Often when visiting the person you know in a facility, you’ll have occasion to talk for a bit with other residents. Many in assisted living are fine mentally but can’t live at home for various reasons, and we enjoyed chatting with and getting to know some of them.  I mentioned in an earlier post that things can get a little more complicated when the other residents have a higher degree of dementia. The number one thing we were told was “Don’t alter their reality.” If you try to talk them out of whatever they think is happening, they can get greatly agitated, and that causes more problems not only for the person but also for the staff. When my mother-in-law was in a memory care unit made up primarily of Alzheimer’s patients, residents would often stop visitors to ask for their help in some way. Most of them were constantly trying to figure out a way to get out, not because it was so terrible, but just because they knew on some level that they were not home. When we couldn’t help them in whatever way they wanted, they’d get upset, which again caused more problems for everyone involved. Sometimes you can redirect them: once my husband told a resident who wanted him to help her find her car so she could go home, “Well, they’re just about to serve dinner – why don’t you eat with us and we’ll see about the car later.” She graciously accepted. 🙂 Other times we’d just say, “I’m sorry, I’m just visiting, but maybe that person can help you” and point them to a staff member. Honestly, in that place, sometimes we’d just try to avoid eye contact and go straight to my mother-in-law’s room. I felt bad about that, but that seemed the best way to keep the peace. In the nursing home, when someone said they needed help or wanted to get up or whatever, we’d just pat their hand and tell them someone would be along to help them in a few minutes. If someone seemed in real distress, we’d go find a staff member. I’d caution against giving a person other than your family member any physical help or even going into their room. If someone has fallen, you could do more harm than good and open yourself and the facility up to a lawsuit if something negative happened (or even if the resident accused you of something negative). I wouldn’t even help wheel a resident from one place to another without asking a staff member if it is all right: it may be they are supposed to be where they are rather than back in their room at that point in time.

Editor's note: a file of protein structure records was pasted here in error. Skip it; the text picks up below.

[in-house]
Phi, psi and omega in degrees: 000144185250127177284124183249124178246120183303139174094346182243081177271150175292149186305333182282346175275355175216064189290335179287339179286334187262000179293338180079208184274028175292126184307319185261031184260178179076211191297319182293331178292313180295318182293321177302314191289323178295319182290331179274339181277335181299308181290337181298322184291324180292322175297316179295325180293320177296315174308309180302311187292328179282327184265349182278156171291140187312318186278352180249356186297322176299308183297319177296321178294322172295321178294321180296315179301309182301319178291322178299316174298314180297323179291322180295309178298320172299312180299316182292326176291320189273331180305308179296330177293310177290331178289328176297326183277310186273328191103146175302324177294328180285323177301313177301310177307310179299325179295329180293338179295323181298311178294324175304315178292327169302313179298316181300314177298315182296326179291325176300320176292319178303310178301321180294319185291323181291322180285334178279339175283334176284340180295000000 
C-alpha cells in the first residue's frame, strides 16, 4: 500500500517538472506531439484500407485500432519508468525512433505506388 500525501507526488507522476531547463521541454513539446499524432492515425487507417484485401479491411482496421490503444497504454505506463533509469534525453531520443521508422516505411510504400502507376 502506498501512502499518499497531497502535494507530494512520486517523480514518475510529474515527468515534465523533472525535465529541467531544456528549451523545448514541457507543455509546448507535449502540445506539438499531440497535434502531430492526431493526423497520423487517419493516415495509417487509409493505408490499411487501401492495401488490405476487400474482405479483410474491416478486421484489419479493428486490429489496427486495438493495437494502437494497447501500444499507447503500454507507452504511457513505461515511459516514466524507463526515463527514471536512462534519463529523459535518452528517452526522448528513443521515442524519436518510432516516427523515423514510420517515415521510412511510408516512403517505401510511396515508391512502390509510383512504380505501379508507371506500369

Gifts. Sometimes people like to bring things when they visit. Most of the time it’s not necessary: just the time with you is the best gift. But there are things that make for good gifts and things that don’t. A lot depends on the individual person. Before bringing any food item, check on food allergies or dietary restrictions. Unless you know the person to be in sound mind, I’d check with someone other than them. Again, depending on a person’s abilities, a fruit basket may not be best. It’s healthy, but some might not be able to peel fruit or might not have knives in their room to cut them up, and it might spoil before they can finish it. I’d generally avoid decorative items unless you know the person could use them. Most have had to downsize their possessions to be able to live in one or two rooms and only have limited space on their walls or end tables. An exception would be anything that children have drawn or colored – most love that and can tape the items on a door or somewhere.